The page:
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A wealthy man hires a detective to investigate his wife's past. The detective (Franchot Tone) discovers that the wife had been a dancer and left her home town with an actor. The latter is killed before he can talk, but, with the help of a showgirl, the detective learns that the wife had used stolen papers from a girl friend to enter college after she had stolen $40,000 from the night club where she worked. The detective eventually learns that the husband had killed his wife when he discovered her past in order to avoid a scandal, and had hired the detective to try and frame him for the killing. Written by
Les Adams <firstname.lastname@example.org>
Based on a magazine story by Roy Huggins, this movie provided the round-about genesis of the TV series 77 Sunset Strip (1958) (also created by Huggins). In this movie, 'Franchot Tone' plays LA detective Stuart Bailey, which is same name of detective played ten years later by 'Ephrem Zimbalist Jr.' in the 1958 movie Girl on the Run (1958), which, in turn, was spun off into the 77 Sunset Strip TV series that same year. Oddly, this movie was produced by Columbia Pictures, while subsequent movie and TV series were made by Warner Bros. See more »
Private eye Franchot Tone wiggles out of a frame-up and unravels exceedingly complex case
Franchot Tone was a terrific actor. He could play a psycho as in "Phantom Lady" and "Man on the Eiffel Tower" or he could switch to a smooth, fast-thinking and highly intelligent private eye as in "I Love Trouble". The title is misleading. It suggests a comedy-mystery, which this is not, despite Tone's levity and capacity to roll with the punches. He's not sardonic, like a Dick Powell. He's not weary, like a Robert Mitchum, and he's not tough, like a Humphrey Bogart. He's smart and quick-witted and self-controlled.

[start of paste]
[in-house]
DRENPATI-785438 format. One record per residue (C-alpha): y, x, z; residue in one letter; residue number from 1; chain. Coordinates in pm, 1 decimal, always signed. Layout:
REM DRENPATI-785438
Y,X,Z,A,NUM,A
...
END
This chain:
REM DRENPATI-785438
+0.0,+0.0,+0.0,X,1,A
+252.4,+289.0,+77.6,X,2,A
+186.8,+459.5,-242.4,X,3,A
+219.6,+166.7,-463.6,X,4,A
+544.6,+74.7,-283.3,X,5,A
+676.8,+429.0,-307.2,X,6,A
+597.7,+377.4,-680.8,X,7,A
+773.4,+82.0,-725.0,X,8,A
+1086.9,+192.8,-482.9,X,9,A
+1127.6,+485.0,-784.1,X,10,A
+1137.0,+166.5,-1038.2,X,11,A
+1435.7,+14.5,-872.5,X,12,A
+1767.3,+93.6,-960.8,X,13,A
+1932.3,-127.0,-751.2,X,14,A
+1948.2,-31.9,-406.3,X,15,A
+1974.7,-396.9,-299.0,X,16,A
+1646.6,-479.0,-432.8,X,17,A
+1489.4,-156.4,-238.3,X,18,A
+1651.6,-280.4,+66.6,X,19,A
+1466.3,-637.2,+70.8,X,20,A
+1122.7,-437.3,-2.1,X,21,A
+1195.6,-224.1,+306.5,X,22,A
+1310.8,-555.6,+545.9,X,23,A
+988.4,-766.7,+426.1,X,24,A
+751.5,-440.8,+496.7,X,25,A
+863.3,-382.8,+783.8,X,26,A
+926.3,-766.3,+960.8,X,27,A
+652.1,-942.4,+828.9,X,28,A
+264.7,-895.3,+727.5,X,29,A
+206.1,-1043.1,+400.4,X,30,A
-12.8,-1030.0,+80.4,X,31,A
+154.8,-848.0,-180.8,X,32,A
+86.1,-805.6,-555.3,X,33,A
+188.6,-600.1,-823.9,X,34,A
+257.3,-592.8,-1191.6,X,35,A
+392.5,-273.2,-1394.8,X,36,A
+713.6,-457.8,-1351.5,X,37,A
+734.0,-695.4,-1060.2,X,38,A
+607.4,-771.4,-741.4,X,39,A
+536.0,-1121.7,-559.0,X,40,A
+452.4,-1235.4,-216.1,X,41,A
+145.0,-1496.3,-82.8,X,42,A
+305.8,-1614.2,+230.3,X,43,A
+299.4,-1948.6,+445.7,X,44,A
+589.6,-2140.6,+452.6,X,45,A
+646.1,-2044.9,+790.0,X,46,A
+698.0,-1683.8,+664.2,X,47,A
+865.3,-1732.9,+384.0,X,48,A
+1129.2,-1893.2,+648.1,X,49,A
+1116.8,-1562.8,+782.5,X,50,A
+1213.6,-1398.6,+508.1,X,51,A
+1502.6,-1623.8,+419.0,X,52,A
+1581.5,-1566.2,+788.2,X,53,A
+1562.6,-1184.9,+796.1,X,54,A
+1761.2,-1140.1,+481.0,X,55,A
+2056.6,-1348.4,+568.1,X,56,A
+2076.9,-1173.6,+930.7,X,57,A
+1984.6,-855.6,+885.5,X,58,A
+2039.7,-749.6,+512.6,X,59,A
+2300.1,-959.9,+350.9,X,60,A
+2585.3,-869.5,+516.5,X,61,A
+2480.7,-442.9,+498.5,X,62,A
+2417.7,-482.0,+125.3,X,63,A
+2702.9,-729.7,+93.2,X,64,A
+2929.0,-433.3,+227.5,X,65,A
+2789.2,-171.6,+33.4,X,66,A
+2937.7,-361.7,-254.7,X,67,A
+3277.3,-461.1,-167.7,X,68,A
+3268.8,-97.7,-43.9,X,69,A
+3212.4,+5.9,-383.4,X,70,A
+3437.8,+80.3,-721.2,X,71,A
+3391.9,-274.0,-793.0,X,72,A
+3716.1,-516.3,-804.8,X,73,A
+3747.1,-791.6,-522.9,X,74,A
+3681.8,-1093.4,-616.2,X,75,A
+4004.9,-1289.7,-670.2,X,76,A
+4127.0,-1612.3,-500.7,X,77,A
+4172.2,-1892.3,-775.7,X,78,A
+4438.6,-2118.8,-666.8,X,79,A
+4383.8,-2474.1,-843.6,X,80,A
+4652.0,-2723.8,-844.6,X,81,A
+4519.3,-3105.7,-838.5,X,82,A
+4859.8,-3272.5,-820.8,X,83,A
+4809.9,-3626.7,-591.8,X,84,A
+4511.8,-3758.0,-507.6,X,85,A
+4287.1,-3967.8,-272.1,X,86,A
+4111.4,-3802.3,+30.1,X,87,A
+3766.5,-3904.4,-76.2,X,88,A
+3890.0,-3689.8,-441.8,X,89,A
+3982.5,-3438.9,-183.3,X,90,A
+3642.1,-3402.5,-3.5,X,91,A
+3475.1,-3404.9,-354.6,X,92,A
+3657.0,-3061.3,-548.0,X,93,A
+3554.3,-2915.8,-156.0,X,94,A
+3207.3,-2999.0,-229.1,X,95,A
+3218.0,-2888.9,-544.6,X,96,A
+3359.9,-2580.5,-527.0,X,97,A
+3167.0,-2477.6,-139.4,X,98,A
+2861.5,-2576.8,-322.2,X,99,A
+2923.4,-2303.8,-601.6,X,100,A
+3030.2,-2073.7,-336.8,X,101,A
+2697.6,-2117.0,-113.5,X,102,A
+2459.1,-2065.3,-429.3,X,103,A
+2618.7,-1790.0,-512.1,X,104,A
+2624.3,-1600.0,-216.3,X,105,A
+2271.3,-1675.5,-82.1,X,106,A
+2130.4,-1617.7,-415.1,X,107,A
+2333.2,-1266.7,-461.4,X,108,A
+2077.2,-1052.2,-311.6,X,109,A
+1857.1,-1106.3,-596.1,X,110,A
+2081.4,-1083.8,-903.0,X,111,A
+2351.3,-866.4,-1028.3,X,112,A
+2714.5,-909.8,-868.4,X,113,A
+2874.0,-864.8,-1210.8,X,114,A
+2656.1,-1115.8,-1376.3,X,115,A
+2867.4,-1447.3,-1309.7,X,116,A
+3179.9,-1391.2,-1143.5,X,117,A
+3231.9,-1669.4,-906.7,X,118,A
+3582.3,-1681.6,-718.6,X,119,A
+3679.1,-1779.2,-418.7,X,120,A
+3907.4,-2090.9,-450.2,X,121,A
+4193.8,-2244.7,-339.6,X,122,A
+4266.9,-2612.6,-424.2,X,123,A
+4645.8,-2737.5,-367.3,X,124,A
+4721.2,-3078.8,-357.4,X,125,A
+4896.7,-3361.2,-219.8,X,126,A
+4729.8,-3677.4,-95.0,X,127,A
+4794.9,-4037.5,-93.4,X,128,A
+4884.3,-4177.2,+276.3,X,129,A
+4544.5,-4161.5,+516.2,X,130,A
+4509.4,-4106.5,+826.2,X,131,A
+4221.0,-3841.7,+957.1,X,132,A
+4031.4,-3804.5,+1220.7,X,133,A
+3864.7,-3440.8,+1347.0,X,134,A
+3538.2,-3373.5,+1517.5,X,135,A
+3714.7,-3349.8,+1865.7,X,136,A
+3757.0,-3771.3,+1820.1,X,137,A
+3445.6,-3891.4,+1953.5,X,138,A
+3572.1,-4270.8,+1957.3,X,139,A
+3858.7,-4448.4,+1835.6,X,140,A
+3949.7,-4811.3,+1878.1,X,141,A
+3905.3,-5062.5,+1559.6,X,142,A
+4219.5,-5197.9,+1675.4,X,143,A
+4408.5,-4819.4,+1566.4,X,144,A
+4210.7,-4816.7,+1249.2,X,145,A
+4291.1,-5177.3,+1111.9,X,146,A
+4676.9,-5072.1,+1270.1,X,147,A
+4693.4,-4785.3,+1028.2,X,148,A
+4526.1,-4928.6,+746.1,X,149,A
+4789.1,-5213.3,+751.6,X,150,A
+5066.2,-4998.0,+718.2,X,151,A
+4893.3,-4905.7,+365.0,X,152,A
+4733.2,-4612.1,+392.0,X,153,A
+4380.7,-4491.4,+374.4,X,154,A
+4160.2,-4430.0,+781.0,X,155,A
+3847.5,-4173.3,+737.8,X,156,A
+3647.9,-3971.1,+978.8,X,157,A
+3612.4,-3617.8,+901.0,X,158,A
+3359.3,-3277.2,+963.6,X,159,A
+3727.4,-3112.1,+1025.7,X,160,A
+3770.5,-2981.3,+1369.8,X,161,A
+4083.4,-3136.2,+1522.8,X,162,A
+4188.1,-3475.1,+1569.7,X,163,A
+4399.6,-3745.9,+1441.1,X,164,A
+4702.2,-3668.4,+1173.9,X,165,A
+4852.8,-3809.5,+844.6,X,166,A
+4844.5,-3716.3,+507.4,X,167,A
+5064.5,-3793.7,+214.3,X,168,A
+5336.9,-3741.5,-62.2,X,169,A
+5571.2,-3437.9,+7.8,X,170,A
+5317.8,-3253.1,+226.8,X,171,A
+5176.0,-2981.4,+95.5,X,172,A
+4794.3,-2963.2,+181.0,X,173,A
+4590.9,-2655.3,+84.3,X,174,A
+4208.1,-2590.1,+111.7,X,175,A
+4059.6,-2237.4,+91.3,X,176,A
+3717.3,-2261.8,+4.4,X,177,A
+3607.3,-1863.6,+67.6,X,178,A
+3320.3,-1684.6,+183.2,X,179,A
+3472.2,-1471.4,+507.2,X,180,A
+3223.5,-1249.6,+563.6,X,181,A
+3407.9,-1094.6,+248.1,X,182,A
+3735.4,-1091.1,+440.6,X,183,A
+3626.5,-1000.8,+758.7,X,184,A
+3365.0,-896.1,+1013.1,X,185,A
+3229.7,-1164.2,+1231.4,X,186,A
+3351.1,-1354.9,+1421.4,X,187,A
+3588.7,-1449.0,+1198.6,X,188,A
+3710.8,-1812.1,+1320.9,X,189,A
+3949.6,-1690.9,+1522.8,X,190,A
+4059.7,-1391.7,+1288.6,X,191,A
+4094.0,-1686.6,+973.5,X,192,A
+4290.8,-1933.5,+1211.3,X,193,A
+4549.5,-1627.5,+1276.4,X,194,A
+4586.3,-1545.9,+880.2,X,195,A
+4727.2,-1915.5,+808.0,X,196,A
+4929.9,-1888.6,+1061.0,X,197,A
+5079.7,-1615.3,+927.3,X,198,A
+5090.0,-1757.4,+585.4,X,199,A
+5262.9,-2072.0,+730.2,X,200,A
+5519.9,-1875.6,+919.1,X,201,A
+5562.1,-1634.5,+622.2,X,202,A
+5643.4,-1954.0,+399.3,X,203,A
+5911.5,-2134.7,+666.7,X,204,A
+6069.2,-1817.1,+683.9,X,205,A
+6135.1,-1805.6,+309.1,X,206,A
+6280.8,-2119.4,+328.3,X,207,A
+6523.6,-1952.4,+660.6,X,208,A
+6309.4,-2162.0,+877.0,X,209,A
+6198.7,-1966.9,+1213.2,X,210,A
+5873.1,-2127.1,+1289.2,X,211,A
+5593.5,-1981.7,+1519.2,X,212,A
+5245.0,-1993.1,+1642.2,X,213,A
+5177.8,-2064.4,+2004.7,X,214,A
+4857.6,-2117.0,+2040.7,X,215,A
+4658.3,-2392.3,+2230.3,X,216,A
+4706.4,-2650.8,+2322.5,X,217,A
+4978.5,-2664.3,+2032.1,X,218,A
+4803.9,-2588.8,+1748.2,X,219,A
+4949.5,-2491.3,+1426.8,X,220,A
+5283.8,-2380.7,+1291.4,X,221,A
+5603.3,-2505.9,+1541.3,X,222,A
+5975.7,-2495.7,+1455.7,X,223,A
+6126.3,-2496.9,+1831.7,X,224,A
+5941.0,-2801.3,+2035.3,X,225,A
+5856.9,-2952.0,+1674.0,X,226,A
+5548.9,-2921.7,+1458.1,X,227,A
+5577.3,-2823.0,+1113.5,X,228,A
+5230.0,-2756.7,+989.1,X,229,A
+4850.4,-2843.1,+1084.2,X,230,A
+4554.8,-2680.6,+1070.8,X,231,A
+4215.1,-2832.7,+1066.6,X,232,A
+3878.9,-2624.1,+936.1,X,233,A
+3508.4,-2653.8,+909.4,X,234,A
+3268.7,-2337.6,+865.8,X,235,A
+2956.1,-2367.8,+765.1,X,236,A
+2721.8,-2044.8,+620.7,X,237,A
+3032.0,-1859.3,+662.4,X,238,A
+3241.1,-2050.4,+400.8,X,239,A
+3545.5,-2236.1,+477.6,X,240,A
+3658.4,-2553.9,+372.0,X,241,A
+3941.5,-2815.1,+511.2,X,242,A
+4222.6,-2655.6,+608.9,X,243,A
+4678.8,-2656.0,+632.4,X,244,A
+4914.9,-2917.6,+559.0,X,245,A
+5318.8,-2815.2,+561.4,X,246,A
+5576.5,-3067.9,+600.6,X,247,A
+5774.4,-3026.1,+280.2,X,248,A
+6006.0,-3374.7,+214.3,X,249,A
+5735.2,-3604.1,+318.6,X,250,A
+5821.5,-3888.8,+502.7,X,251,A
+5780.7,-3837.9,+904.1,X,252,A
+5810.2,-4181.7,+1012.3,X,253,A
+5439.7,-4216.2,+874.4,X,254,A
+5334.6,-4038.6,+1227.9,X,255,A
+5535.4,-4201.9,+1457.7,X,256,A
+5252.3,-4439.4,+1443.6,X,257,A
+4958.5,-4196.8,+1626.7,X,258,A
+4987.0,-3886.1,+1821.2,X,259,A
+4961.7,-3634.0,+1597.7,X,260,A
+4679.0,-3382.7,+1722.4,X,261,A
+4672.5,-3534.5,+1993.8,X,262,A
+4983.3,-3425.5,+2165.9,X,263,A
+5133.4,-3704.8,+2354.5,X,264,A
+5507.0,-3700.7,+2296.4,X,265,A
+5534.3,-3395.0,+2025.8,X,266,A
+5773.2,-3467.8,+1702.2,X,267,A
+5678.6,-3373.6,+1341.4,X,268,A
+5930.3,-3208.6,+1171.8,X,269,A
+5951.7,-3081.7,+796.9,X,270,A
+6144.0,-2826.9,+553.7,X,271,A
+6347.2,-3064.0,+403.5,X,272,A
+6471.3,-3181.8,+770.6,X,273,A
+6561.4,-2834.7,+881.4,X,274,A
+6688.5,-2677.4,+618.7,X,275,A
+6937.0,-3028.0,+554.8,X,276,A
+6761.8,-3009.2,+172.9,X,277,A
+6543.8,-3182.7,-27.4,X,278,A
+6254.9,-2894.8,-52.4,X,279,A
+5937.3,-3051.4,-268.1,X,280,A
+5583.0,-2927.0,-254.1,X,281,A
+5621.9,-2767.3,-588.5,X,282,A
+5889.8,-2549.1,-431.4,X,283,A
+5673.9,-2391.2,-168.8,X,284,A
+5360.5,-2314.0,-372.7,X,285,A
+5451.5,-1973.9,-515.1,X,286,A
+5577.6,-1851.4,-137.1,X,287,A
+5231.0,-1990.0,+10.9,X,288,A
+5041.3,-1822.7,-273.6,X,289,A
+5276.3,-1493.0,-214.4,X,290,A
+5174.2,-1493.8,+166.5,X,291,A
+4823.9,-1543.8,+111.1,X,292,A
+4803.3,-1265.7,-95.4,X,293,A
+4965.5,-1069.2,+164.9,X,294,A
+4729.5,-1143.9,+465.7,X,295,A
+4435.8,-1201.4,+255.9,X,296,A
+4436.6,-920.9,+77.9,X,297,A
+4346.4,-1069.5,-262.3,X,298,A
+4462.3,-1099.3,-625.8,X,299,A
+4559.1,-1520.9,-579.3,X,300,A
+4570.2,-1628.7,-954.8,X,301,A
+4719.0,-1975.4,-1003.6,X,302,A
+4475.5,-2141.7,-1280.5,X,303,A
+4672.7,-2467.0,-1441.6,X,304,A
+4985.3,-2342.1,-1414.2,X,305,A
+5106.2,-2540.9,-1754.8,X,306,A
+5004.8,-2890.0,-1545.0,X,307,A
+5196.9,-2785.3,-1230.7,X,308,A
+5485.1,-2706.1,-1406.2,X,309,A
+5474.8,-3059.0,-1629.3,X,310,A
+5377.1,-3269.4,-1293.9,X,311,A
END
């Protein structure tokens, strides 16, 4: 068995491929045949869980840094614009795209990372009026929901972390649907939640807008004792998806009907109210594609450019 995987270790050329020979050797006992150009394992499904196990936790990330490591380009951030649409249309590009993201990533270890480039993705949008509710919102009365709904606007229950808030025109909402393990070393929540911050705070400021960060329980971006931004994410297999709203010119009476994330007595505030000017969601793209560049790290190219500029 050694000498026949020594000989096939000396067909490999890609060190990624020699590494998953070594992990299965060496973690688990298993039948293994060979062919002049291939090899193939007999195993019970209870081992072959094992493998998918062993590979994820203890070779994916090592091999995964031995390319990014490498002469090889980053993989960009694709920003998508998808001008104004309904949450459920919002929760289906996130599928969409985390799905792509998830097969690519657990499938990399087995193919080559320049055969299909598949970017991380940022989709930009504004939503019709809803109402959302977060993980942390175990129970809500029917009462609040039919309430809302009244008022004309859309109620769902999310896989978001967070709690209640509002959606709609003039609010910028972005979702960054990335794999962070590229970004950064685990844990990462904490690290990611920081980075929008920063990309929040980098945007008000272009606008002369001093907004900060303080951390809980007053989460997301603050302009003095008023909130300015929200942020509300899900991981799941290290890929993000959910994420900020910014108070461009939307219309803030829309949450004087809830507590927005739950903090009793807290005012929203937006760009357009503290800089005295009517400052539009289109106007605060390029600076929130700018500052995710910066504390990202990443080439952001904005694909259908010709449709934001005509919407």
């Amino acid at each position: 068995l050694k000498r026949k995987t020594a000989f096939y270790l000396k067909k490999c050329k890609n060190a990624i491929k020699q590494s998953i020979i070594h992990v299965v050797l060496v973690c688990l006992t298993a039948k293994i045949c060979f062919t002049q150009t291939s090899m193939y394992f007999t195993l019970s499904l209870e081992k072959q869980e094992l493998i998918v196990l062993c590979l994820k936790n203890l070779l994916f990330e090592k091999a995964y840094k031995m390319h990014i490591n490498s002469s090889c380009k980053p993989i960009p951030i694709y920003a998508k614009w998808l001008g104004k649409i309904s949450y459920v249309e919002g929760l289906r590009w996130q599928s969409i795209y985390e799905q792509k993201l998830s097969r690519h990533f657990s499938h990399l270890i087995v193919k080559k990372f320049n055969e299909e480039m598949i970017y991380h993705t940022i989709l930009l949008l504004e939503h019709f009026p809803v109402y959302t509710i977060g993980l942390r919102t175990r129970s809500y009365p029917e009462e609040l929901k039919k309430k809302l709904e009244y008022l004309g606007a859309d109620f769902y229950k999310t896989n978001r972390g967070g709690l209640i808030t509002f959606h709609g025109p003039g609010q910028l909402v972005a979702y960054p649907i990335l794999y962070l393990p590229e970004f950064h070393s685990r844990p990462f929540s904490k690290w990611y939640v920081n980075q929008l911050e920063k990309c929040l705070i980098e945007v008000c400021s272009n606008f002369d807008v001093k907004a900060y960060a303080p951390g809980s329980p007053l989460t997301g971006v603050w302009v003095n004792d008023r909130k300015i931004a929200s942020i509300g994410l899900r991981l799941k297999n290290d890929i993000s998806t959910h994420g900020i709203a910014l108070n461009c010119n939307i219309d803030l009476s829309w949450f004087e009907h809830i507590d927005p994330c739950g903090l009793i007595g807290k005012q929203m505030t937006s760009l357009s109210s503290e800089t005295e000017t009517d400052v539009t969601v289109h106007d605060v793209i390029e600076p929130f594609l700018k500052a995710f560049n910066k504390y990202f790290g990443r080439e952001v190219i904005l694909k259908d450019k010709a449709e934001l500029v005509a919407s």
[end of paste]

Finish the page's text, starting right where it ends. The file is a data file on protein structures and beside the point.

His client is Tom Powers, who wants his wife's past investigated, but she eventually turns up dead. Meanwhile Janet Blair pops up, as the sister of whom this wife had taken an identity before her marriage. And Janet's real sister, the possessor of that identity, has happily left it behind when she married. That's Janis Carter, affecting a terrible South American accent.
Tone doesn't know if he can trust Blair, but he knows he's attracted to her. Meanwhile his detecting takes him all over LA and nearby places where he meets up with a bevy of well-known supporting players and complications.
This is noir, done Chandler-style in complexity, in which even the writer may not know who did what to whom, when, and why. I haven't grasped it all myself, but the ride is sure enjoyable, and I'll take it again. It's done in a lighter Dick Powell "Murder My Sweet" vein, but without any narration. Solid film noir.
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